Andrea Hess said that after working as an attorney for 15 years, it was a bit intimidating to enter the space of academia and entrepreneurship. “While I’ve had successes in one space, I noticed that I was different from what I saw represented in the program at the time,” she said. “I was very pleased to see so many mentors and leaders in the Northeast I-Corps Hub that were Black women, but in terms of the participants, as far as I knew, I was the only Black woman in my cohort.”

Since its inception, the I-Corps Northeast Hub has partnered with historically Black colleges and universities (HBCUs) to broaden participation in innovation and entrepreneurship. The Hub also established the I-Corps Fellowship to create pathways for aspiring innovators, especially those from underrepresented groups, to participate in entrepreneurship activities with the Northeast Hub.

“There is a needle that needs to continue to move in order to show that Black and brown founders are worthy of being invested in, and I think the Northeast Hub is putting in some real, unbiased efforts to do that,” Moore said.

The Northeast Hub welcomes teams of innovators from universities and research institutions, as well as from the community. “I appreciate that I-Corps makes room and space for community members, and I think in turn we brought valuable experience to the table,” Andrea Hess said. “There were a lot of reasons why I felt like this program could be a stretch for me, but I'm so glad that I did it. And the benefits continue today.”

Austin Hess said that learning from the mentors and leaders during the training sessions was extremely valuable. “Hearing really honest and open feedback from them was something I really appreciated. It allowed us to get a better focus on what it is we’re doing, and where this product would fit,” he said.

Along with the access to mentorship and lessons, the husband and wife entrepreneurial team said a key component of the I-Corps program was expanding their network. “Being part of this program opened so many opportunities,” Andrea Hess said. “I’m amazed at how often I mention I-Corps, and people recognize the name because they had participated, or been mentors or leaders in the past. The benefit of this established program behind our name helps bring a certain amount of credibility.”

Moore said that diverse entrepreneurs face another issue, called the network gap. “It’s having access to people with the right knowledge and contacts to further the growth of a business,” he said. “The other reason I wanted Oceeto to be part of I-Corps was to get access to the network, so that in case they want to invent more products, they now have a network to access knowledge and connections to help grow their company.”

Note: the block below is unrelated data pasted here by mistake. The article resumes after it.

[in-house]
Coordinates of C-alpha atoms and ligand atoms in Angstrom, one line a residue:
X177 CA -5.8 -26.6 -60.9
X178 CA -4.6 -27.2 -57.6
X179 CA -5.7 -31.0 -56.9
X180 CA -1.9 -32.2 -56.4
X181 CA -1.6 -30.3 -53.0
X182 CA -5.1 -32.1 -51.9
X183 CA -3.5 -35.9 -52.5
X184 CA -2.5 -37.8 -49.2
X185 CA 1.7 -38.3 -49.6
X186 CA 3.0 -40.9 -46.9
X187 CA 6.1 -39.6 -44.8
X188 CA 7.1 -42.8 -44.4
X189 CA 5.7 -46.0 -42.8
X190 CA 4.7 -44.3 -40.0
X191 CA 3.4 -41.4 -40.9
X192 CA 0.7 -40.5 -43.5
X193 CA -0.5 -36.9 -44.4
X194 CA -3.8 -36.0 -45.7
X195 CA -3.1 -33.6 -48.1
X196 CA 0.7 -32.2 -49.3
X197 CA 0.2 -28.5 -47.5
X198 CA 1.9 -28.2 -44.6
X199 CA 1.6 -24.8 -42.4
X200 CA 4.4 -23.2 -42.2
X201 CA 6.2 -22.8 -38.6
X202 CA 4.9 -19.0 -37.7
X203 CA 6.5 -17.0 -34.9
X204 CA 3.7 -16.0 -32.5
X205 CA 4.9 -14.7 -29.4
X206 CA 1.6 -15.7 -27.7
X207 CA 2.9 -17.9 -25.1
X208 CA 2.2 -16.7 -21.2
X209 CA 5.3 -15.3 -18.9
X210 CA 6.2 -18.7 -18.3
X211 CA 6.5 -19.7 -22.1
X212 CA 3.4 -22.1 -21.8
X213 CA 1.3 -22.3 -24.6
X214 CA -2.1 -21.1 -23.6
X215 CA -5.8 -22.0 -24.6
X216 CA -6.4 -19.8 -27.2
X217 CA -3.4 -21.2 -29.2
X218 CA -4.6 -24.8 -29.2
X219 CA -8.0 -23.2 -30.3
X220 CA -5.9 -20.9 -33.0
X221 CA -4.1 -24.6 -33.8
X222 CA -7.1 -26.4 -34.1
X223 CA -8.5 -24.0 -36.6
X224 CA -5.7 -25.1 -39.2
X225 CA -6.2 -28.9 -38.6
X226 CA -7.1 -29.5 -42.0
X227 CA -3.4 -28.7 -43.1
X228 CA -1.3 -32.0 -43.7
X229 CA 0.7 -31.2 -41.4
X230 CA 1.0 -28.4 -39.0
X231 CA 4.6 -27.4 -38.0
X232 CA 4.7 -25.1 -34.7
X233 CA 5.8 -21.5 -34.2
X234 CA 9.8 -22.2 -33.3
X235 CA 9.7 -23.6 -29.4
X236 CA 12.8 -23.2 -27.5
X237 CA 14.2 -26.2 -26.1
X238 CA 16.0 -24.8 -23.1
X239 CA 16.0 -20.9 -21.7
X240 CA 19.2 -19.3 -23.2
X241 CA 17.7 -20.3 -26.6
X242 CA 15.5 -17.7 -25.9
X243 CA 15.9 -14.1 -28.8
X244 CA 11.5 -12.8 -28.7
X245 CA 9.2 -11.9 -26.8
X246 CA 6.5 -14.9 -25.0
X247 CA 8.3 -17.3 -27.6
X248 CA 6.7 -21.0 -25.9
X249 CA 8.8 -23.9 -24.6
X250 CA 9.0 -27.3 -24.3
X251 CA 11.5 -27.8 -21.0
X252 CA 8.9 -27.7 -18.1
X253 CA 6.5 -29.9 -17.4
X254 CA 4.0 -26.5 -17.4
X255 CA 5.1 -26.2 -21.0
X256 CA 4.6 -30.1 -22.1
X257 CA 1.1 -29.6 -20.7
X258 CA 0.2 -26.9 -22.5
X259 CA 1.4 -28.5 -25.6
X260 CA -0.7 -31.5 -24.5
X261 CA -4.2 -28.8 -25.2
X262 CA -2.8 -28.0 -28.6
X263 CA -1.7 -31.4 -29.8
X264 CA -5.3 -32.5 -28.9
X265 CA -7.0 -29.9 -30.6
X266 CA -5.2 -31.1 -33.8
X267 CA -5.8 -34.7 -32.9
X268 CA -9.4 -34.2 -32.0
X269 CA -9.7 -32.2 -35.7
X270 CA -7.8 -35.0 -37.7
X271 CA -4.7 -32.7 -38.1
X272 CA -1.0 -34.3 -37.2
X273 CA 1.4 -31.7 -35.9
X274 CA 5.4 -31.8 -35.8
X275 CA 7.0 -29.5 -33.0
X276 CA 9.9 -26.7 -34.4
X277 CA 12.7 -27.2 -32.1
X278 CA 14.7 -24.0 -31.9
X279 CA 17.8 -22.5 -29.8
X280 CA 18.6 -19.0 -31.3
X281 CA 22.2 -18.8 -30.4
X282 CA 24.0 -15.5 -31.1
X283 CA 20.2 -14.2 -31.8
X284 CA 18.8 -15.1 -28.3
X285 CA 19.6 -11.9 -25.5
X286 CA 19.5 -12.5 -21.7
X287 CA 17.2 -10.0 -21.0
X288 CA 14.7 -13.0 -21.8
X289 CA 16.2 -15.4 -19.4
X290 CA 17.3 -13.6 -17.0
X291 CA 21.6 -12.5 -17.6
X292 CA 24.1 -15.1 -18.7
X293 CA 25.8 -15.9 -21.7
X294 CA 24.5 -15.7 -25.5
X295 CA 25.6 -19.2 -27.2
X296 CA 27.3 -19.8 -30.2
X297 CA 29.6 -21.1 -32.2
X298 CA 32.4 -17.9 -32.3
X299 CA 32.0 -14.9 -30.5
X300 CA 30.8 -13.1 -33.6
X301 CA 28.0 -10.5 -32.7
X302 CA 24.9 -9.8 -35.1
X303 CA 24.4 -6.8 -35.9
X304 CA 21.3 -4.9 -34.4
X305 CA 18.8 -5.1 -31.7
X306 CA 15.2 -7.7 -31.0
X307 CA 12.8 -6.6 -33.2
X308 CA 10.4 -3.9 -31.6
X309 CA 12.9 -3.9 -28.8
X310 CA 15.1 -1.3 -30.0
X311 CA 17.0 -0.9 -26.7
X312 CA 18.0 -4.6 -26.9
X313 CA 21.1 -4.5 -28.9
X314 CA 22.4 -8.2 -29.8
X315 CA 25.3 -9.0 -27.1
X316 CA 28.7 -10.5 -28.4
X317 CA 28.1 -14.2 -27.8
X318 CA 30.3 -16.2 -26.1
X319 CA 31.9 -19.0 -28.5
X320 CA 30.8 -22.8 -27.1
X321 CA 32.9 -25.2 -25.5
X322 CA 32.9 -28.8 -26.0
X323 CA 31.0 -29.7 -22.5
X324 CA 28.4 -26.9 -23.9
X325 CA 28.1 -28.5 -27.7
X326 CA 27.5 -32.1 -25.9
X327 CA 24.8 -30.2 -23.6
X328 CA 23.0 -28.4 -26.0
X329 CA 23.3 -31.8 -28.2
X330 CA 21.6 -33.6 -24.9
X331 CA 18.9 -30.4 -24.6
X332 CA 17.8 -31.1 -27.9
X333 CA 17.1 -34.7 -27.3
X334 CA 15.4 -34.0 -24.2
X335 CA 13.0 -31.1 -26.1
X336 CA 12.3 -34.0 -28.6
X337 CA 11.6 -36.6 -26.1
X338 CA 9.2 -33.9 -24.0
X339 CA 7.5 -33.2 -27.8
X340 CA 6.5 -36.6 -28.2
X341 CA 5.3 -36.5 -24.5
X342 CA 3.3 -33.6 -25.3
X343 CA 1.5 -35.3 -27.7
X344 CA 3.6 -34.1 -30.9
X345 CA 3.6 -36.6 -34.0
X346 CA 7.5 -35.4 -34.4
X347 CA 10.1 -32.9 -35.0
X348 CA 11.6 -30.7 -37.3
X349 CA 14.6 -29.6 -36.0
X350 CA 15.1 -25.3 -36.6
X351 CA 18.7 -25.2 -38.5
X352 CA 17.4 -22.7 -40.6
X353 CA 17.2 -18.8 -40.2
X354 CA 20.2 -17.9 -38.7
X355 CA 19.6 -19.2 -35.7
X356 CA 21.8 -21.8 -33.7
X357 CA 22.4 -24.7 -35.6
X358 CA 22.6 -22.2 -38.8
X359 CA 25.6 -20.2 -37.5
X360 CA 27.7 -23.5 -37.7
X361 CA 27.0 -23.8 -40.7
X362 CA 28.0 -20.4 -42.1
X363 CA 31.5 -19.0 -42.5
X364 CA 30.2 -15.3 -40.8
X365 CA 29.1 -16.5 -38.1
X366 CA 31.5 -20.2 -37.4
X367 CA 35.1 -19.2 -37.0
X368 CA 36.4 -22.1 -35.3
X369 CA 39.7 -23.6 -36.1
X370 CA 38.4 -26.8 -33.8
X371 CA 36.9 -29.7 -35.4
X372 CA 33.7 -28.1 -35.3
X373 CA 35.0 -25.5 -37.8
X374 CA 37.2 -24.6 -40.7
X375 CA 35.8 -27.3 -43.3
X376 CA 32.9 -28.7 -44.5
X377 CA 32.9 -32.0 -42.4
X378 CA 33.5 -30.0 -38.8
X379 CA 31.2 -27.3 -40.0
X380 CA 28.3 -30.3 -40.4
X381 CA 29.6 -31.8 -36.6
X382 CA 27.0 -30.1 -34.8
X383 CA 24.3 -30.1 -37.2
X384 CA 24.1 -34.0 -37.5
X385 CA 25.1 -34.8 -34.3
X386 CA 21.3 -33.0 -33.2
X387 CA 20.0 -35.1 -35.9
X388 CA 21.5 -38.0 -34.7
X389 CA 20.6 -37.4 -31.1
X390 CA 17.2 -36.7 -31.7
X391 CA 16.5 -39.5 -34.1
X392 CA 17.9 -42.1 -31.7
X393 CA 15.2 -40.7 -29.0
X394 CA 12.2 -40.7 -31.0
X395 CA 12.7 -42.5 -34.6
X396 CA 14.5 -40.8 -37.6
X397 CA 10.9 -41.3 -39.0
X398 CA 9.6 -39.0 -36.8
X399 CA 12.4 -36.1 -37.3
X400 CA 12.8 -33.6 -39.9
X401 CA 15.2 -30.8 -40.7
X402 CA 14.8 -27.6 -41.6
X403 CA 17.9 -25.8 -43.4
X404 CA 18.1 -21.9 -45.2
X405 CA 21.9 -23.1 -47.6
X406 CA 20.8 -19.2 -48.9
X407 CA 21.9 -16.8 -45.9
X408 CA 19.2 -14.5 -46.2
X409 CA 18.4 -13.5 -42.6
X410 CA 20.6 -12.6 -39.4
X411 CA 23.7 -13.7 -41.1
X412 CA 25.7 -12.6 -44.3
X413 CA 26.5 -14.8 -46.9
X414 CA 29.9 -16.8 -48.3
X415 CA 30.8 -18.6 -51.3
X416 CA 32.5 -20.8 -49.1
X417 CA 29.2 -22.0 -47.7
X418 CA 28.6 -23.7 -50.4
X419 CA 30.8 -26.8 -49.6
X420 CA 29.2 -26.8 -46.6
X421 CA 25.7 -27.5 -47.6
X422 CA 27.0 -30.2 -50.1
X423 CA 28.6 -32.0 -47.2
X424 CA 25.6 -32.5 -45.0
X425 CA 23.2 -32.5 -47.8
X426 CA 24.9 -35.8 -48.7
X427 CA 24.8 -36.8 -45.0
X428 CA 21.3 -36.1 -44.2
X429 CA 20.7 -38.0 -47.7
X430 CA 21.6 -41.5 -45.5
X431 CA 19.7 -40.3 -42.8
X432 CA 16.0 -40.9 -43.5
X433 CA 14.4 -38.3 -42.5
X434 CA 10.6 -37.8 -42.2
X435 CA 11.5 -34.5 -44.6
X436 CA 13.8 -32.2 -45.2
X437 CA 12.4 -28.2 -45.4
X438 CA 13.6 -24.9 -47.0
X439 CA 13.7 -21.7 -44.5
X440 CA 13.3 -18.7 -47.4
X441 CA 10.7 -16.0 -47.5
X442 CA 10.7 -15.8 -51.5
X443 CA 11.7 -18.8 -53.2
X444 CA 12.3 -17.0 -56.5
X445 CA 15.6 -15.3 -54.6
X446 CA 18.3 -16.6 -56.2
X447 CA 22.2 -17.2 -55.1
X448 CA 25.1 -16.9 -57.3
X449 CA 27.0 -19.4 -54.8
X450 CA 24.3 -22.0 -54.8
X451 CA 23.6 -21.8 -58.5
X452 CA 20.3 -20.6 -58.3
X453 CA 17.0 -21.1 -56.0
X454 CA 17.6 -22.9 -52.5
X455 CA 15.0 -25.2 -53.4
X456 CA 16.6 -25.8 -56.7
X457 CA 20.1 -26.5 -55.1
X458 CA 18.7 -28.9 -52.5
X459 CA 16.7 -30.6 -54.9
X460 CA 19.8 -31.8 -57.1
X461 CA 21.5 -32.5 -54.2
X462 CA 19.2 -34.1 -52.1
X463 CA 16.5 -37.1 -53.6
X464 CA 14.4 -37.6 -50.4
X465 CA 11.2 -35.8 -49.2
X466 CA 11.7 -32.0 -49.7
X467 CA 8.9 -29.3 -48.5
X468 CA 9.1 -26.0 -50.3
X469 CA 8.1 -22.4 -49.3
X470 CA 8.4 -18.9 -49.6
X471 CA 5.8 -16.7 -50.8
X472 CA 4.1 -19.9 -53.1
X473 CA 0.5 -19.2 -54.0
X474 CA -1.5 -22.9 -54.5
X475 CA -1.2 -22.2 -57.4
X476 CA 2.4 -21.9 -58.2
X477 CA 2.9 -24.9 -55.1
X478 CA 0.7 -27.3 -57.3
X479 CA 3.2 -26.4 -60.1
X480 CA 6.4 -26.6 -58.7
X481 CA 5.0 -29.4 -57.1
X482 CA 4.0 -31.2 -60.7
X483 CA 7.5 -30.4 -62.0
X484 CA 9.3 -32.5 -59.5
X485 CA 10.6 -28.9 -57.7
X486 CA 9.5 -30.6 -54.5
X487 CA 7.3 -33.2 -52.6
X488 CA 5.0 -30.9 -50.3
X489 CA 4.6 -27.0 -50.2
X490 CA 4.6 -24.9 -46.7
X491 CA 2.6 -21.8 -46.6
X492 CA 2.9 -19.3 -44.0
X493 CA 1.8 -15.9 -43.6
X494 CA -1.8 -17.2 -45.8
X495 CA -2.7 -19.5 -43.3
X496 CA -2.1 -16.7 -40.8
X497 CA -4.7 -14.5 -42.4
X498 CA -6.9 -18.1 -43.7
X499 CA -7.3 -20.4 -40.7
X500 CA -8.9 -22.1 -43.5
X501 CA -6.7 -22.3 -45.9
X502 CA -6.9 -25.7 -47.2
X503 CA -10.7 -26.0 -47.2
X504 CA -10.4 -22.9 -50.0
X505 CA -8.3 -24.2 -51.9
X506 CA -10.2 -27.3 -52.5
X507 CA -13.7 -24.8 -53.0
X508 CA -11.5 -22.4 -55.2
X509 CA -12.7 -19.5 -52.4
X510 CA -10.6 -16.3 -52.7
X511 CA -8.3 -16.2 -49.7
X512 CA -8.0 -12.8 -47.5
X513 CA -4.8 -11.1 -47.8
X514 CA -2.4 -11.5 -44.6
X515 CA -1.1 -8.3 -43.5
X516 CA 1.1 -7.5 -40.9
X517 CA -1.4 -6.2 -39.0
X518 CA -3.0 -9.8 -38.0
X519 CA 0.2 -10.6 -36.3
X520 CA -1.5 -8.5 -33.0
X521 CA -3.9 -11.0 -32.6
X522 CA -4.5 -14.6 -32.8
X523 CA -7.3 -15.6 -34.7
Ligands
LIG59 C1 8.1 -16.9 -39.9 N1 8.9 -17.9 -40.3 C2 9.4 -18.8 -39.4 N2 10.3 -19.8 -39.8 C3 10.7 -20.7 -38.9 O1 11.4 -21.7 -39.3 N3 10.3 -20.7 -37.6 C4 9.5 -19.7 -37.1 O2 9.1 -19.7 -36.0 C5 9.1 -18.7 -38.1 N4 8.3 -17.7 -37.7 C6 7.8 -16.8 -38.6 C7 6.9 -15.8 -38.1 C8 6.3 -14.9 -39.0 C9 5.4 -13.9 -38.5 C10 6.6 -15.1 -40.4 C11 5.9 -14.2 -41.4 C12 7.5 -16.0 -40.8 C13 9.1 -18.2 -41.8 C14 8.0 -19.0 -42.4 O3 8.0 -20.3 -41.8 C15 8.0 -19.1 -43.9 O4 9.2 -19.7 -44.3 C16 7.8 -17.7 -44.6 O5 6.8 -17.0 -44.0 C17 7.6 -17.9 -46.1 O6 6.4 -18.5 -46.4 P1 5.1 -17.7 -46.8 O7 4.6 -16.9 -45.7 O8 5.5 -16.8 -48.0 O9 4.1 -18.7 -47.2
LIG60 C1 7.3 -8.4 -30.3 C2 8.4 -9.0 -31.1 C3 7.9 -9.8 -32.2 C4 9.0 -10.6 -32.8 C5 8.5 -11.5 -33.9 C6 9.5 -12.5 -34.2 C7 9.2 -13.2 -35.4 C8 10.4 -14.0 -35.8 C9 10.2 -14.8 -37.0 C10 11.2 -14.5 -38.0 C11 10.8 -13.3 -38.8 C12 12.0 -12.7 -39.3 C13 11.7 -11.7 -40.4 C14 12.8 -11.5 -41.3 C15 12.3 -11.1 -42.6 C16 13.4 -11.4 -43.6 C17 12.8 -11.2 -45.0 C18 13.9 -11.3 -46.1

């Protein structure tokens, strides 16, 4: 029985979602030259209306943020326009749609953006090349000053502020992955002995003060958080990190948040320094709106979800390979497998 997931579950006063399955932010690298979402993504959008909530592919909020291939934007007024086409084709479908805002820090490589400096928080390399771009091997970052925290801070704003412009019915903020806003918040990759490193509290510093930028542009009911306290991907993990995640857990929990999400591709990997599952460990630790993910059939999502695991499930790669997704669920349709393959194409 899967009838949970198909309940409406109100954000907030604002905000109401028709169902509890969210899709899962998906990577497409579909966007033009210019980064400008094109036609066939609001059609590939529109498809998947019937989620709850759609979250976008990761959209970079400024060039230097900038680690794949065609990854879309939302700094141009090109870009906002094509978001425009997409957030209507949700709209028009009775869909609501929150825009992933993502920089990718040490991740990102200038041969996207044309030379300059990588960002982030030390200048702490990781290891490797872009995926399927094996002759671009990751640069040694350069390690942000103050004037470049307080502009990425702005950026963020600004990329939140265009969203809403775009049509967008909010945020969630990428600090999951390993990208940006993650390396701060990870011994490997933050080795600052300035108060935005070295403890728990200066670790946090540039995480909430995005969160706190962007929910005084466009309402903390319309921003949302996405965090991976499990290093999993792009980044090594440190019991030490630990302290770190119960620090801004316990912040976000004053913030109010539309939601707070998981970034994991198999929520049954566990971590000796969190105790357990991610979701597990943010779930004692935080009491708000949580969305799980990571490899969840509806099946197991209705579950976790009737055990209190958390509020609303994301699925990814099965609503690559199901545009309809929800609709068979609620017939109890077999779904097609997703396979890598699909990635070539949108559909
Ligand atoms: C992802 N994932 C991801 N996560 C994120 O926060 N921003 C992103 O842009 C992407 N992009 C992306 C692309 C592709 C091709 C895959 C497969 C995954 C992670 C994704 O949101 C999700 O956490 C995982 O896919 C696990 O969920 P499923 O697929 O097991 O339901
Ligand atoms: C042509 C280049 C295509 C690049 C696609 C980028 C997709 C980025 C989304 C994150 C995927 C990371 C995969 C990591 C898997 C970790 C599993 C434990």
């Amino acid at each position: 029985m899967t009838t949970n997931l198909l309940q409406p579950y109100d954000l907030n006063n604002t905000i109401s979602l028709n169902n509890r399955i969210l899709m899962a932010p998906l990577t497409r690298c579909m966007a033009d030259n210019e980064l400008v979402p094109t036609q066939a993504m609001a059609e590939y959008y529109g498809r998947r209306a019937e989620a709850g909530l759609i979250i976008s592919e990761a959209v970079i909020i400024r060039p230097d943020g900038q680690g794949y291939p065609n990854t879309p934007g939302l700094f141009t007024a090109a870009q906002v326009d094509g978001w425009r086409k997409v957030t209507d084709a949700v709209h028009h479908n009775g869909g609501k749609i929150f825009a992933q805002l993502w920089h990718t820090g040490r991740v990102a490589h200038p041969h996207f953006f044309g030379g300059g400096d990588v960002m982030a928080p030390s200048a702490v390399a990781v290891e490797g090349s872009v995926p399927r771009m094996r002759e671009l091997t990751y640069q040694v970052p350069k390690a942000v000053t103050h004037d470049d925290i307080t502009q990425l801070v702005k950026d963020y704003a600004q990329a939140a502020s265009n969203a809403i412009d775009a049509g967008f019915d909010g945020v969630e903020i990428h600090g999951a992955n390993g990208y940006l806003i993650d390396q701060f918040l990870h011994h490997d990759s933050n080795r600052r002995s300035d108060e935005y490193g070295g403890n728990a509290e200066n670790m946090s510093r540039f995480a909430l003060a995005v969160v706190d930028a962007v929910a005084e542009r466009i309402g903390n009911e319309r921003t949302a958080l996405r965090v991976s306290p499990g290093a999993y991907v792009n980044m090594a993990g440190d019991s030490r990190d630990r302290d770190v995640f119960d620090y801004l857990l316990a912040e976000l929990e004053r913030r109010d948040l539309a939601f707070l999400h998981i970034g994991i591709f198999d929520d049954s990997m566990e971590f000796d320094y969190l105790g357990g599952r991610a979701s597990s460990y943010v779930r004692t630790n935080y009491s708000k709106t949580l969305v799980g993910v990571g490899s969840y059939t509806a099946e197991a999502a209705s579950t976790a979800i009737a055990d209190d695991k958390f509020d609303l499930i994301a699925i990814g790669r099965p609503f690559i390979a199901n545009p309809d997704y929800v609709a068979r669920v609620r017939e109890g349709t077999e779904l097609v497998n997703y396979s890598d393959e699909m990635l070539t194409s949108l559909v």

Andrea and Austin Hess brought The Care’digan™ to market with a soft launch last year, and recently sold out of their first round of inventory. “My sincere hope is that one day it's one of those great success stories,” she said. “Right now we’re working really hard, and just starting to make some real sales.”

Andrea Hess said that above all, she hopes to be an inspiration for the next generation, including her children. “It sounds silly, but my son recently came up with his ‘invention.’ He iterated it, gave it a name, and we put a little label on it,” she said. “It really does bring tears to my eyes because even if I don’t succeed in the way that I would like, I know that he has seen something that I never did, and to him it’s par for the course. I think that’s the best that one can hope for not only as a parent, but also as a Black mom.”

The National Science Foundation (NSF) Innovation Corps (I-CorpsTM) Northeast Hub is part of a nationwide NSF-funded network of universities formed to accelerate the economic impact of federally funded research – delivering benefits in health care, the environment, technology and other areas – while building skills and opportunities among researchers from all backgrounds. Programs are open to all innovators throughout the Northeast. No university affiliation is required.

Princeton University is the principal institution in the Hub, along with 10 partner institutions including: the University of Delaware, Rutgers University, Lehigh University, Temple University, New Jersey Institute of Technology (NJIT), Rowan University, Delaware State University, Drexel University, Yale University and the University of Connecticut. The Hub expands by adding new partner institutions each year.